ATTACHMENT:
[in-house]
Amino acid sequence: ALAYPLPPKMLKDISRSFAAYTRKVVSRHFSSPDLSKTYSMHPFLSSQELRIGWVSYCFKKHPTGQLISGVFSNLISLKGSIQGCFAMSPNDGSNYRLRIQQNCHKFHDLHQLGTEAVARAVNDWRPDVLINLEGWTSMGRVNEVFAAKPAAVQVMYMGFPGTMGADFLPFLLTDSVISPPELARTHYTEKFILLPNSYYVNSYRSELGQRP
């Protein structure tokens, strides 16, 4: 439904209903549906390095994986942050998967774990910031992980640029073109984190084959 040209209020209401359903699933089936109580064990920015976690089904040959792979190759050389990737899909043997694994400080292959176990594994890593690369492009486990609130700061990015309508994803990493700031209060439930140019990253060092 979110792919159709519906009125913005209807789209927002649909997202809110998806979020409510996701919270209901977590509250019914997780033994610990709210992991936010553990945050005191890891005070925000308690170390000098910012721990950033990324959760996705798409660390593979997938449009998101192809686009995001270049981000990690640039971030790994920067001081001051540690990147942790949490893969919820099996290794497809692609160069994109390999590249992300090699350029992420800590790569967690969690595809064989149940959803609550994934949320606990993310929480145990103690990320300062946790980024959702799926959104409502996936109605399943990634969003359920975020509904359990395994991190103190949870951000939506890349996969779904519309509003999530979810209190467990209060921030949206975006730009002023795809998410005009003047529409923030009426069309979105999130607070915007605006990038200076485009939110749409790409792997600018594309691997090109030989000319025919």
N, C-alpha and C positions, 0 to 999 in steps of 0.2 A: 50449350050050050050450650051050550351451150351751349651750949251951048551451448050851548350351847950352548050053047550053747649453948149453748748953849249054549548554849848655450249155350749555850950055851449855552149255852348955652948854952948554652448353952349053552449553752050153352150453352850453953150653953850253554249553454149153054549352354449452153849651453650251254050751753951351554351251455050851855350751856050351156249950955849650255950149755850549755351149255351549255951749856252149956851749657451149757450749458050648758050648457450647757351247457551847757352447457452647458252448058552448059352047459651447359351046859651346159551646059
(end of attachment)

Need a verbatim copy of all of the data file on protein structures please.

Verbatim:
[in-house]
Amino acid sequence: ALAYPLPPKMLKDISRSFAAYTRKVVSRHFSSPDLSKTYSMHPFLSSQELRIGWVSYCFKKHPTGQLISGVFSNLISLKGSIQGCFAMSPNDGSNYRLRIQQNCHKFHDLHQLGTEAVARAVNDWRPDVLINLEGWTSMGRVNEVFAAKPAAVQVMYMGFPGTMGADFLPFLLTDSVISPPELARTHYTEKFILLPNSYYVNSYRSELGQRP
């Protein structure tokens, strides 16, 4: 439904209903549906390095994986942050998967774990910031992980640029073109984190084959 040209209020209401359903699933089936109580064990920015976690089904040959792979190759050389990737899909043997694994400080292959176990594994890593690369492009486990609130700061990015309508994803990493700031209060439930140019990253060092 979110792919159709519906009125913005209807789209927002649909997202809110998806979020409510996701919270209901977590509250019914997780033994610990709210992991936010553990945050005191890891005070925000308690170390000098910012721990950033990324959760996705798409660390593979997938449009998101192809686009995001270049981000990690640039971030790994920067001081001051540690990147942790949490893969919820099996290794497809692609160069994109390999590249992300090699350029992420800590790569967690969690595809064989149940959803609550994934949320606990993310929480145990103690990320300062946790980024959702799926959104409502996936109605399943990634969003359920975020509904359990395994991190103190949870951000939506890349996969779904519309509003999530979810209190467990209060921030949206975006730009002023795809998410005009003047529409923030009426069309979105999130607070915007605006990038200076485009939110749409790409792997600018594309691997090109030989000319025919």
N, C-alpha and C positions, 0 to 999 in steps of 0.2 A: 50449350050050050050450650051050550351451150351751349651750949251951048551451448050851548350351847950352548050053047550053747649453948149453748748953849249054549548554849848655450249155350749555850950055851449855552149255852348955652948854952948554652448353952349053552449553752050153352150453352850453953150653953850253554249553454149153054549352354449452153849651453650251254050751753951351554351251455050851855350751856050351156249950955849650255950149755850549755351149255351549255951749856252149956851749657451149757450749458050648758050648457450647757351247457551847757352447457452647458252448058552448059352047459651447359351046859651346159551646059